Everything you need to know to manage your allergies in New Hampshire this spring

Flowers with pollens in the air.

Flowers with pollens in the air. (Courtesy Getty Images)

By Mrinali Dhembla

April 30, 2024

Granite Staters, it is that time of year when excess pollen in the air could trigger your allergies. While New Hampshire isn’t the worst state for allergies, here’s what you need to know so you can nip them in the bud.

What causes spring allergies?

While allergies can happen year-round, they typically affect you in the warmer months. In New England, the pollen season commences around April/May—when tree and grass pollen is high—and goes on until September, when weed pollen levels soar. When pollen enters your body, it is identified as a threat, and your body’s response to protect you makes you feel sick.

While allergies can affect anyone, people with existing respiratory conditions are most sensitive.

Wait, but what is pollen?

Pollen is a “coarse powdery substance” that aids plants in their reproductive process. For humans, pollen can be an airborne allergen that can cause symptoms such as runny nose, cough, congestion, sneezing, scratchy throat, watery eyes etc.

How to reduce exposure?

  1. Stay indoors on particularly humid or windy days.
  2. Try to stay indoors during peak pollen times, usually between 5-10 a.m.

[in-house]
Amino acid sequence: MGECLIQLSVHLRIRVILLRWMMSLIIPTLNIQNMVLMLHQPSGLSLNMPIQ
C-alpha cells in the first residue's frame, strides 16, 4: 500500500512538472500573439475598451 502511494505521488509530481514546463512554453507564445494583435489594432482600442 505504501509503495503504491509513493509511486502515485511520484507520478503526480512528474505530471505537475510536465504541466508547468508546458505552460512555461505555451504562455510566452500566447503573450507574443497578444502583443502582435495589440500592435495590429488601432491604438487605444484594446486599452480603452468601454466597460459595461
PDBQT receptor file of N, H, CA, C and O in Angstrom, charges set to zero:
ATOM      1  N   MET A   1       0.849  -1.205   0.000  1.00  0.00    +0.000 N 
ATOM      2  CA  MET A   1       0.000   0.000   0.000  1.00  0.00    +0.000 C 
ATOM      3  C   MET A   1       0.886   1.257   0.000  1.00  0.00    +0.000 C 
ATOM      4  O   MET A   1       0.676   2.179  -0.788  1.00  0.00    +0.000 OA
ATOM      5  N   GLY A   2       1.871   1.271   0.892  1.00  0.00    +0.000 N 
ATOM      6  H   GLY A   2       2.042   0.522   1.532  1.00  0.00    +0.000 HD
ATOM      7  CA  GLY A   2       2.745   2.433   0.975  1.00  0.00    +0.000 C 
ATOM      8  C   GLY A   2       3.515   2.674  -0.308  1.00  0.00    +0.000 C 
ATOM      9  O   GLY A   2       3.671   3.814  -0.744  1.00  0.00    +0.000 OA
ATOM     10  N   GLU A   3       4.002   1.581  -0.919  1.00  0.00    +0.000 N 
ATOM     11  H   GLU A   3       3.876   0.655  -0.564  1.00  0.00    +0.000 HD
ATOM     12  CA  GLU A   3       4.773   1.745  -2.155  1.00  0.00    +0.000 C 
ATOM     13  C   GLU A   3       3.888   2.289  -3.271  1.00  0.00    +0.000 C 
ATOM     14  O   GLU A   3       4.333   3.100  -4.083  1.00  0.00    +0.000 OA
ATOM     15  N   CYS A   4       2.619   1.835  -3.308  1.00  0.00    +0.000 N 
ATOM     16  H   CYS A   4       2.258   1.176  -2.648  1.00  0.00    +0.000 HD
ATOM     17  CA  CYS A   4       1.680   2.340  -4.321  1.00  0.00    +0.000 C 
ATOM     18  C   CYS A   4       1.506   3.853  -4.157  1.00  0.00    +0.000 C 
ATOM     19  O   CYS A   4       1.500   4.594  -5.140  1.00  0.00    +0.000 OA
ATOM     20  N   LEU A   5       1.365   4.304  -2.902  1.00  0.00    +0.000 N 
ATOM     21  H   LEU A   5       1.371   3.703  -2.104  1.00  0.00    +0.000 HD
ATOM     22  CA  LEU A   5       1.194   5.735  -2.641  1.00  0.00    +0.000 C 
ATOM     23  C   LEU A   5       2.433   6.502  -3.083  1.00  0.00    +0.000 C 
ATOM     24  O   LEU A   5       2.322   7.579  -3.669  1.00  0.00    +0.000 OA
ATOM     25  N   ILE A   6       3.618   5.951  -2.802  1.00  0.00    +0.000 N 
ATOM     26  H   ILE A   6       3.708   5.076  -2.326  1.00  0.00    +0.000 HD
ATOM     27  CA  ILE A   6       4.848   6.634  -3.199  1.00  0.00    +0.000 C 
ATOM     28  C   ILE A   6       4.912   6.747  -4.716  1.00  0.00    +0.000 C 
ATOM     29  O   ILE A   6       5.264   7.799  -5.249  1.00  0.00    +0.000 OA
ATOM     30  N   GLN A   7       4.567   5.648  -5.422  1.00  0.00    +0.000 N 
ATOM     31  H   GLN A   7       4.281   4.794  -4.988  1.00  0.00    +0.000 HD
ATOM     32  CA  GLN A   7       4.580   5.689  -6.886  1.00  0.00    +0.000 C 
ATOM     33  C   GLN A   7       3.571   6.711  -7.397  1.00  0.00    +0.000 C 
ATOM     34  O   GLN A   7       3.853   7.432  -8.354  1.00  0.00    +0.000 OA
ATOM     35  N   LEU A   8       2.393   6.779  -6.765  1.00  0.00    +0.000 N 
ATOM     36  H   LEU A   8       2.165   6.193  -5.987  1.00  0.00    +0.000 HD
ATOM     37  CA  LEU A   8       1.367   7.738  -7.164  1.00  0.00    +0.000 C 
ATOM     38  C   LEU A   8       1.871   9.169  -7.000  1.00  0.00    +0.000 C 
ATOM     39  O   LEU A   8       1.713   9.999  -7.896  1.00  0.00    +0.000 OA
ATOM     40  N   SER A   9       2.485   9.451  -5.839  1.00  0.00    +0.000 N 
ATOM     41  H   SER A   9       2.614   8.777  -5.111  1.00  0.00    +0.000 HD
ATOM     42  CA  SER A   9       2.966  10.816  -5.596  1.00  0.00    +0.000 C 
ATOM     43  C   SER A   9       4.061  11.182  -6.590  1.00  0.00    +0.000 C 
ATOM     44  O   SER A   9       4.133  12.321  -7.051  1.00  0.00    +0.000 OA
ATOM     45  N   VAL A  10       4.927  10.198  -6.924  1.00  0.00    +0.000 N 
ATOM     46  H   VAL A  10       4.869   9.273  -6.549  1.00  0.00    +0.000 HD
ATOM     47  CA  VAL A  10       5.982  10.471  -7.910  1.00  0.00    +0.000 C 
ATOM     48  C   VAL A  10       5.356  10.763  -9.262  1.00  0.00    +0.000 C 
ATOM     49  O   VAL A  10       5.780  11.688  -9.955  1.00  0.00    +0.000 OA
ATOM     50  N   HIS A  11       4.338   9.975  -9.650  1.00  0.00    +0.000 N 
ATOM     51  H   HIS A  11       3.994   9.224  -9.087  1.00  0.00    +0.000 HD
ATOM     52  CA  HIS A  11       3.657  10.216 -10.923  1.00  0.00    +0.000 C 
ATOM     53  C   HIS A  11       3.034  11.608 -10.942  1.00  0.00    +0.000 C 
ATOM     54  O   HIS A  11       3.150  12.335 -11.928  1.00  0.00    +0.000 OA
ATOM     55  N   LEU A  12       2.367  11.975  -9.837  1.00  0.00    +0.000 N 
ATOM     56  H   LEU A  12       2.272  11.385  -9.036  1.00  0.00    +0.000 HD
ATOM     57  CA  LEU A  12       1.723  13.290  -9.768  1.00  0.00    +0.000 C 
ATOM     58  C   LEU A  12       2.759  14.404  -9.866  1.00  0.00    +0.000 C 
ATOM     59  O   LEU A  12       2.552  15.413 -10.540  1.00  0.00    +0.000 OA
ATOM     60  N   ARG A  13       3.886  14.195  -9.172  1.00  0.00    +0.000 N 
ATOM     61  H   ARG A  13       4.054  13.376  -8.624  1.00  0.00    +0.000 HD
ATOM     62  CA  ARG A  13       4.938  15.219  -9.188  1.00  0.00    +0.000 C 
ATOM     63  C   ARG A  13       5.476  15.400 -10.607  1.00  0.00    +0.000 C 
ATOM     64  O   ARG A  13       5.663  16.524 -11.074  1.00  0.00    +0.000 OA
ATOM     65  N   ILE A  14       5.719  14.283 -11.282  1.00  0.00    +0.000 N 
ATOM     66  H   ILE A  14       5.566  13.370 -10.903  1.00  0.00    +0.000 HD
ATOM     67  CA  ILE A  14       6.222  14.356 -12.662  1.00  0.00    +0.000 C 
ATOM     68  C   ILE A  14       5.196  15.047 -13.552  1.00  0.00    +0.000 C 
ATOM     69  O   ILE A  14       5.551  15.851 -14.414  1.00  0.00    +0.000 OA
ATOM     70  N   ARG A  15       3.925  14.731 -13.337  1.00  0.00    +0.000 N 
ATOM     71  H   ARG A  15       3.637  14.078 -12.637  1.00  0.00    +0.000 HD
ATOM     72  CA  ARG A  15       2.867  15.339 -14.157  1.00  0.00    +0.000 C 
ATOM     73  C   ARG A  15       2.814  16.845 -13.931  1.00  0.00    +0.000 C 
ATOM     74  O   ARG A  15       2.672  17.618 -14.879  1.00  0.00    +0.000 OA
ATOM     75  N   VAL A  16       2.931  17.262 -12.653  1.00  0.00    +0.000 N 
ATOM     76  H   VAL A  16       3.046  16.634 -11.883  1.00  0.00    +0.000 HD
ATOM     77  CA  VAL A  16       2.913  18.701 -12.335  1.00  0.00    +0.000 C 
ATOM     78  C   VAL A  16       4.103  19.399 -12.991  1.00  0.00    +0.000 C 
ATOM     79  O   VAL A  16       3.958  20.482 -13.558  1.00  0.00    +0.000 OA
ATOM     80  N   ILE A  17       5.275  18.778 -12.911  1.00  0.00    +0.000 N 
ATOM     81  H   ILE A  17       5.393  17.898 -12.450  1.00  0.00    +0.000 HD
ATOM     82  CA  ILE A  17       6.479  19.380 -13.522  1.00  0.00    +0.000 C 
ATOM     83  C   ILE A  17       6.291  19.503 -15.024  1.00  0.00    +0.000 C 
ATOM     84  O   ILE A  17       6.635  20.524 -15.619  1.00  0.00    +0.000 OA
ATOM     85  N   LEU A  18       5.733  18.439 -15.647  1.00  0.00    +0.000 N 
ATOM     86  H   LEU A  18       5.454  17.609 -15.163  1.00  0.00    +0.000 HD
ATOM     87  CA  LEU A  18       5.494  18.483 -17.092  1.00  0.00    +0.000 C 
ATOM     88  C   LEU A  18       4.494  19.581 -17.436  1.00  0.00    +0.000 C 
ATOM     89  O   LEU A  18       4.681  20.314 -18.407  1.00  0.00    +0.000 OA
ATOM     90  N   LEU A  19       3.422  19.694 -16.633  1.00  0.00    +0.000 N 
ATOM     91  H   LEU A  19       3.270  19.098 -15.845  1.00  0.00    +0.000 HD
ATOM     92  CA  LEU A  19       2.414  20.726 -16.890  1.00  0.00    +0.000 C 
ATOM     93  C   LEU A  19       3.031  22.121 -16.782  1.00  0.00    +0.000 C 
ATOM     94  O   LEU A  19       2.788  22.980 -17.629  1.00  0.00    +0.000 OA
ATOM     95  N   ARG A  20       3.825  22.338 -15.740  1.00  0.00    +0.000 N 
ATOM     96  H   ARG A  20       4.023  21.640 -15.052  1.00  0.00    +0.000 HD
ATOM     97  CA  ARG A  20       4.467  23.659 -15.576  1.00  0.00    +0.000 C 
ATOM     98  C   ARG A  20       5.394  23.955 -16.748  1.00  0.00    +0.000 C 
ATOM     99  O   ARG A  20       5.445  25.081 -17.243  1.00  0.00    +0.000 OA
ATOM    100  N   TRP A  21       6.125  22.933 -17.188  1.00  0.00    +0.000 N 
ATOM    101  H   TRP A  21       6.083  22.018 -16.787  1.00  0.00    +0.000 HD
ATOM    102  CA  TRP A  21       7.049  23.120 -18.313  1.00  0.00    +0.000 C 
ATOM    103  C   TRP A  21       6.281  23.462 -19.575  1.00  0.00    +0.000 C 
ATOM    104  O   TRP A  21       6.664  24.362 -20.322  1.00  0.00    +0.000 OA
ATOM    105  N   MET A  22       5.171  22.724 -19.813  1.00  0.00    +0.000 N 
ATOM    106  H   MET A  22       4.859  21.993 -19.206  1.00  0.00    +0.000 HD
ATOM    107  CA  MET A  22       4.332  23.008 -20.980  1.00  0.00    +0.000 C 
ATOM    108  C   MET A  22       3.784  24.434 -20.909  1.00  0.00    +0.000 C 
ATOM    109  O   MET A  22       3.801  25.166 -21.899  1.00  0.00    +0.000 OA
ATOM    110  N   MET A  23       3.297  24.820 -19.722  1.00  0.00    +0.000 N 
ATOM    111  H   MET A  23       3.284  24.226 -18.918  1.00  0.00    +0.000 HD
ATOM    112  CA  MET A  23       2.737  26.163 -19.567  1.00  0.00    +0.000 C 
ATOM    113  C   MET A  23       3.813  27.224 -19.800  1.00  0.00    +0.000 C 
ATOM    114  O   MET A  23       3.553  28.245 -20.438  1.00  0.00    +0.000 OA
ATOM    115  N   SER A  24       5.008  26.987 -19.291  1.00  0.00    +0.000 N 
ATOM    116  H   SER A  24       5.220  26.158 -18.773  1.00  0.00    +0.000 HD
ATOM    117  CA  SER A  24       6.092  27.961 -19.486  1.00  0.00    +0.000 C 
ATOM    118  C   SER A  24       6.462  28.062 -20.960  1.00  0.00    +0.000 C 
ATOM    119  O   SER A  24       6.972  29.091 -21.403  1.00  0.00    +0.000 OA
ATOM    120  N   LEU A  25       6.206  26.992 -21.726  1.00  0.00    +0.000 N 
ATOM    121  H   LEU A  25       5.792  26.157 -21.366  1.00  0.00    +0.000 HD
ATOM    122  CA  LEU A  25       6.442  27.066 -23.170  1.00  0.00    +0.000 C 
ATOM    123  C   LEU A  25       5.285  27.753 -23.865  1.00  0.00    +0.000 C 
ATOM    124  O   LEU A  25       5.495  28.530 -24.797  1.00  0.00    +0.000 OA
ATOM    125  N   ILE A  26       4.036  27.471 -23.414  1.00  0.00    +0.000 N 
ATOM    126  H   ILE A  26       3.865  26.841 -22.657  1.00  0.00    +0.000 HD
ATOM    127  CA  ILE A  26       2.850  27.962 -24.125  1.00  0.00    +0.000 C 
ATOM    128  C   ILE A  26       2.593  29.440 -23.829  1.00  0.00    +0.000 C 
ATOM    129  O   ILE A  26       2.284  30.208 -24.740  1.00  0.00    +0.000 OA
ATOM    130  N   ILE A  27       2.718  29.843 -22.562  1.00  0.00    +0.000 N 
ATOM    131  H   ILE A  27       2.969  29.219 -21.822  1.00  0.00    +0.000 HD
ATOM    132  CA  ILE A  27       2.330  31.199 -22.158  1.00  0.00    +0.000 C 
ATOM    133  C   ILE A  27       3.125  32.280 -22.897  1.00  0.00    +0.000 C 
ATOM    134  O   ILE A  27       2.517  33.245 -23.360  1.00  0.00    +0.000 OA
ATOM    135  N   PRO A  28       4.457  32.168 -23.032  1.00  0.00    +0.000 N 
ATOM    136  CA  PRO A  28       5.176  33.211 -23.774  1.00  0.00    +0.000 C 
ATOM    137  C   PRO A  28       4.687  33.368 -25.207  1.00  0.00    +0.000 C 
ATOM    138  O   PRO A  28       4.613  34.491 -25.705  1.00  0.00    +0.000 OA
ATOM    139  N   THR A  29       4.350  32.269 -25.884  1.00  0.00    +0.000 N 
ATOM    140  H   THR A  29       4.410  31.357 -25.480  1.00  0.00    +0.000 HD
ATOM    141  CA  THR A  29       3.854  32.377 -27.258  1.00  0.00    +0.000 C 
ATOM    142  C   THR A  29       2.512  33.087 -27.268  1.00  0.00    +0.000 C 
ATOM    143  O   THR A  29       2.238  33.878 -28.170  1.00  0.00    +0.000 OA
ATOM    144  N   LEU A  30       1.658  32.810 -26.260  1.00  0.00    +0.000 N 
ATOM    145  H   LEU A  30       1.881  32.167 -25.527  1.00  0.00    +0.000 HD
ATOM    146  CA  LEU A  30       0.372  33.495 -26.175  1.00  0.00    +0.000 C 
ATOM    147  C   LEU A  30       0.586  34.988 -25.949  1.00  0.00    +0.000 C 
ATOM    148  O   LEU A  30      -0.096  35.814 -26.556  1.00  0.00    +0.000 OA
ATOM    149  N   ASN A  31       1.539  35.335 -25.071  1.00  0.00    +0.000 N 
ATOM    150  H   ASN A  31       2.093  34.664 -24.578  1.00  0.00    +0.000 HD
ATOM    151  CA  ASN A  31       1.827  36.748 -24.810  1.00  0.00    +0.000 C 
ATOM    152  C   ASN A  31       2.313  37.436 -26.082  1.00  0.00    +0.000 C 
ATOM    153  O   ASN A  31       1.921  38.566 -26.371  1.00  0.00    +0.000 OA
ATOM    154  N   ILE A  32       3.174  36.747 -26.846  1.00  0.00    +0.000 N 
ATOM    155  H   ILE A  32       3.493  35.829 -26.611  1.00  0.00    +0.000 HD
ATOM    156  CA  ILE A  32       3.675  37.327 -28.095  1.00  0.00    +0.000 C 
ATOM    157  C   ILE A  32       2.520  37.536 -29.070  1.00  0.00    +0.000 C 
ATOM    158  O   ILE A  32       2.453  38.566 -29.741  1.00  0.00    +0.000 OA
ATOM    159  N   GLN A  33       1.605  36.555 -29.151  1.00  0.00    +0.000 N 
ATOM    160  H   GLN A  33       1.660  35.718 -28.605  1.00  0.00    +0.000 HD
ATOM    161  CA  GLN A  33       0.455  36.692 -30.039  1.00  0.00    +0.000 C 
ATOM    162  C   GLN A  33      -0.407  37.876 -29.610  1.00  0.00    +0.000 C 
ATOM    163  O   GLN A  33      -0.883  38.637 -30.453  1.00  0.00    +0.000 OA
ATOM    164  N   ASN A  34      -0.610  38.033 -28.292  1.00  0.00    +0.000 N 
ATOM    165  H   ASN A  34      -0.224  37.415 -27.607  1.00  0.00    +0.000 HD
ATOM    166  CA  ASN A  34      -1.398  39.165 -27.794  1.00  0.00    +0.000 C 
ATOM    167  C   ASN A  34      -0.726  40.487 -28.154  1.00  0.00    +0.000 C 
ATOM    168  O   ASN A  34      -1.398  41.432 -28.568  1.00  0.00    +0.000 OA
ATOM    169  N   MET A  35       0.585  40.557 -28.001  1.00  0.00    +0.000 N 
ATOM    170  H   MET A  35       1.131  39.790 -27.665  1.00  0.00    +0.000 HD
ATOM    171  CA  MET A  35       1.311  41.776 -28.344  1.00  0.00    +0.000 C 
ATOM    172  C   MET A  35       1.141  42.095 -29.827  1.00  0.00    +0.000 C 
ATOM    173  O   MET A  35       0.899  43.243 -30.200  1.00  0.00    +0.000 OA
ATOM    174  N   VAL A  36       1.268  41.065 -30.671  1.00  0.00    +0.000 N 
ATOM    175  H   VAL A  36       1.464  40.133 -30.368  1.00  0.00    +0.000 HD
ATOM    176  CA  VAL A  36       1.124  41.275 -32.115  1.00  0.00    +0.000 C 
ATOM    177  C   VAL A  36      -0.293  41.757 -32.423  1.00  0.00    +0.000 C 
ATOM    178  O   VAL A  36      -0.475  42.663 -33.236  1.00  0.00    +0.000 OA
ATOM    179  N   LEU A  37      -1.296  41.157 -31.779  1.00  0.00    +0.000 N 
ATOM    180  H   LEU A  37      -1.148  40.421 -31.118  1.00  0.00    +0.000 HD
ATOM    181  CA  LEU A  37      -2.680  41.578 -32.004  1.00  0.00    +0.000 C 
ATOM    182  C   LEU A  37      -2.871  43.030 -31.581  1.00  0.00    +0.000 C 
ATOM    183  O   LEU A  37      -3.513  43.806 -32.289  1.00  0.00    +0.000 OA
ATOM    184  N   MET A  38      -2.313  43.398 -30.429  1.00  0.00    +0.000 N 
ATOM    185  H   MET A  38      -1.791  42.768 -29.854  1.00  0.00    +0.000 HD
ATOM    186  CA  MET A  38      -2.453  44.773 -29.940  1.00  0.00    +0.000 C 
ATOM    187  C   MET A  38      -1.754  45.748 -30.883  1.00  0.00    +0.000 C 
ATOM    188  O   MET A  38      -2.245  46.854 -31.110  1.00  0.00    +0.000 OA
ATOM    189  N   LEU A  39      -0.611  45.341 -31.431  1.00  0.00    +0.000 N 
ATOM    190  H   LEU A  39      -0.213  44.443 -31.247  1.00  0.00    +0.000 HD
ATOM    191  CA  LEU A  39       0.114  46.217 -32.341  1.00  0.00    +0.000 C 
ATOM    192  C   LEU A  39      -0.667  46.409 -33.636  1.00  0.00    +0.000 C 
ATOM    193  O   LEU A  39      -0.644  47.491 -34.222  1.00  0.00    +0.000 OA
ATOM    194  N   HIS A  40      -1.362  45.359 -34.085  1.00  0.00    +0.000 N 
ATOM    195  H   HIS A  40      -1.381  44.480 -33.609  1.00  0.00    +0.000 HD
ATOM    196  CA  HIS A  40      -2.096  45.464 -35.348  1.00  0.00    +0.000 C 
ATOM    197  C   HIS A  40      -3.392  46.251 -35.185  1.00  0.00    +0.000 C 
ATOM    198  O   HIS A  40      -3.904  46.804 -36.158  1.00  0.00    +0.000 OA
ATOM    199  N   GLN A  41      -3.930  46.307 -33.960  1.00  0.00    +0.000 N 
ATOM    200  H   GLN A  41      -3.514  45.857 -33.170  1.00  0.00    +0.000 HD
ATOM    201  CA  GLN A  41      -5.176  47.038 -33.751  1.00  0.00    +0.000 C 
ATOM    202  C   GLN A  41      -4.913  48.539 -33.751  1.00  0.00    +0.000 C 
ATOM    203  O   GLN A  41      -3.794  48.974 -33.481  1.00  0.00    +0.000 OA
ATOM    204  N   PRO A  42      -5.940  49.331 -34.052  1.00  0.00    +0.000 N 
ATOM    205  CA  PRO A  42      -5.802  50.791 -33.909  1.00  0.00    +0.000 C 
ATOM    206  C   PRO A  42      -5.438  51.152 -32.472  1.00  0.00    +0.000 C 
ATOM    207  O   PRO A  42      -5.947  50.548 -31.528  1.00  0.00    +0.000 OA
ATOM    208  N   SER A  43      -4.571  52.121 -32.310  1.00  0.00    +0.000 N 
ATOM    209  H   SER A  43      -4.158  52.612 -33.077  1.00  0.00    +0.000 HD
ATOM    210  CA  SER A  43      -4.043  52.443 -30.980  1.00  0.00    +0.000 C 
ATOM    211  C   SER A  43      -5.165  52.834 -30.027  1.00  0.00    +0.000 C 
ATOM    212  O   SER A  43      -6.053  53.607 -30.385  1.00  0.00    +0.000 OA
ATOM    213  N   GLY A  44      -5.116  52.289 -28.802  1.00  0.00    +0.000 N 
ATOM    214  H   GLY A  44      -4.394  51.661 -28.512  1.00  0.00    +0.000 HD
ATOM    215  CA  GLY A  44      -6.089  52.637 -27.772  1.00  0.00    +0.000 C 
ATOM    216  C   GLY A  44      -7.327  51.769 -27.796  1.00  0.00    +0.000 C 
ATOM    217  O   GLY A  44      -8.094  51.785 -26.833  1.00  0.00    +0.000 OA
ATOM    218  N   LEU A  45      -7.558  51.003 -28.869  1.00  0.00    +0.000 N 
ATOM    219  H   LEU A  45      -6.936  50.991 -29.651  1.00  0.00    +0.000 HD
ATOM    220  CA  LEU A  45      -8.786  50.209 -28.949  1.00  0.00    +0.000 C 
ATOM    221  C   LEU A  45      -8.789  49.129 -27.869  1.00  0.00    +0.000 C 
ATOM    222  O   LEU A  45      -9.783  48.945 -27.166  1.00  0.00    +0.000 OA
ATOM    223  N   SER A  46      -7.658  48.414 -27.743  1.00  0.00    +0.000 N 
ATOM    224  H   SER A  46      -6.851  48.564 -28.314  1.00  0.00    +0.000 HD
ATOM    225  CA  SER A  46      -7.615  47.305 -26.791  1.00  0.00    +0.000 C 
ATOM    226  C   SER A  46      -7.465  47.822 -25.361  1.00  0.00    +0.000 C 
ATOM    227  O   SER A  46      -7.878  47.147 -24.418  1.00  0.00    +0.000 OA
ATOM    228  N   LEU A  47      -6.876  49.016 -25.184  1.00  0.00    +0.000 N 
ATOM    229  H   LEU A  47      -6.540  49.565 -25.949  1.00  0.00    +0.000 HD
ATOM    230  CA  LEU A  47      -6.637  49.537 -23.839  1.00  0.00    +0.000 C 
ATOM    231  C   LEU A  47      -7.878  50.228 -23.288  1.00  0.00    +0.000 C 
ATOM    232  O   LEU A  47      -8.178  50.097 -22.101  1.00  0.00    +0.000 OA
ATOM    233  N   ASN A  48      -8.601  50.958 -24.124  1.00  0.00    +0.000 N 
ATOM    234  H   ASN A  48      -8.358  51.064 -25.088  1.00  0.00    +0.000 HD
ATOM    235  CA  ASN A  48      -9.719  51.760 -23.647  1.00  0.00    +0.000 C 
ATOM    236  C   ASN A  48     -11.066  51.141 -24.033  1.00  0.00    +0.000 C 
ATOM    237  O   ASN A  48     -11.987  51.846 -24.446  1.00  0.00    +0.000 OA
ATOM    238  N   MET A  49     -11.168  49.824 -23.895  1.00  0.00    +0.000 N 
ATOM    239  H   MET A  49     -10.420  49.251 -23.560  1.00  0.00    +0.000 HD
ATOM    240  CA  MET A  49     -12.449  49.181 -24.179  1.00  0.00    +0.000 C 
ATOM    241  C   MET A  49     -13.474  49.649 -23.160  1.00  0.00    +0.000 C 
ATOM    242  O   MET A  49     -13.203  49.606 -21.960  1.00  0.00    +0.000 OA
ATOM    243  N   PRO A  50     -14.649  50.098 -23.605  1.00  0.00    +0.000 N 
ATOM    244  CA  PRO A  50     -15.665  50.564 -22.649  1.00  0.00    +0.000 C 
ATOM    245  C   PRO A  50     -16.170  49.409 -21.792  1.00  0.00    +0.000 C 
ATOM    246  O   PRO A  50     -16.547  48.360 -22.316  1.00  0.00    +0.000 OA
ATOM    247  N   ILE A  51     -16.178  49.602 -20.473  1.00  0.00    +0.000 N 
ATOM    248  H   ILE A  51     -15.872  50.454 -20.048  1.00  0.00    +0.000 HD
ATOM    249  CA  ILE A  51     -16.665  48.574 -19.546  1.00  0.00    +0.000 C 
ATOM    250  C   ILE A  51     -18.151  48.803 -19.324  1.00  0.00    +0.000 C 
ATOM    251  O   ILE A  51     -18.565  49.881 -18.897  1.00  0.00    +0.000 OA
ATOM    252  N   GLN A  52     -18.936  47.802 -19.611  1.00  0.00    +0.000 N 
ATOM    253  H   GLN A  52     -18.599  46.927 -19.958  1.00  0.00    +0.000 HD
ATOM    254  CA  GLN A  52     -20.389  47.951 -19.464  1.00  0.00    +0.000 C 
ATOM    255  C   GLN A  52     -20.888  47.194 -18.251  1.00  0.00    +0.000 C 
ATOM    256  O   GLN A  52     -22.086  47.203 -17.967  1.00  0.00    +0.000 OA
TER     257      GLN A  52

3. Change clothes you’ve worn outside or shower to rinse off pollen from your body.
  4. Keep your windows shut.
  5. Use a dehumidifier to dry the air inside your house.
  6. Consider using a high efficiency particulate air (HEPA) purifier.

What should I do if I ‘have’ to be outdoors?

  1. Check pollen levels and pollen forecasts before leaving home.
  2. Keep your car windows closed while driving.
  3. Consider wearing a face mask.
  4. Wear a hat and sunglasses when you go out.
  5. Carry essential allergy relief medicine with you.

Author

  • Mrinali Dhembla

    Based in Manchester, New Hampshire, Mrinali Dhembla is Granite Post's multimedia reporter. She's previously worked as deputy editor at The Keene Sentinel, and has experience writing for many national and international publications. When not doing journalism, she likes to cook food (and eat it).

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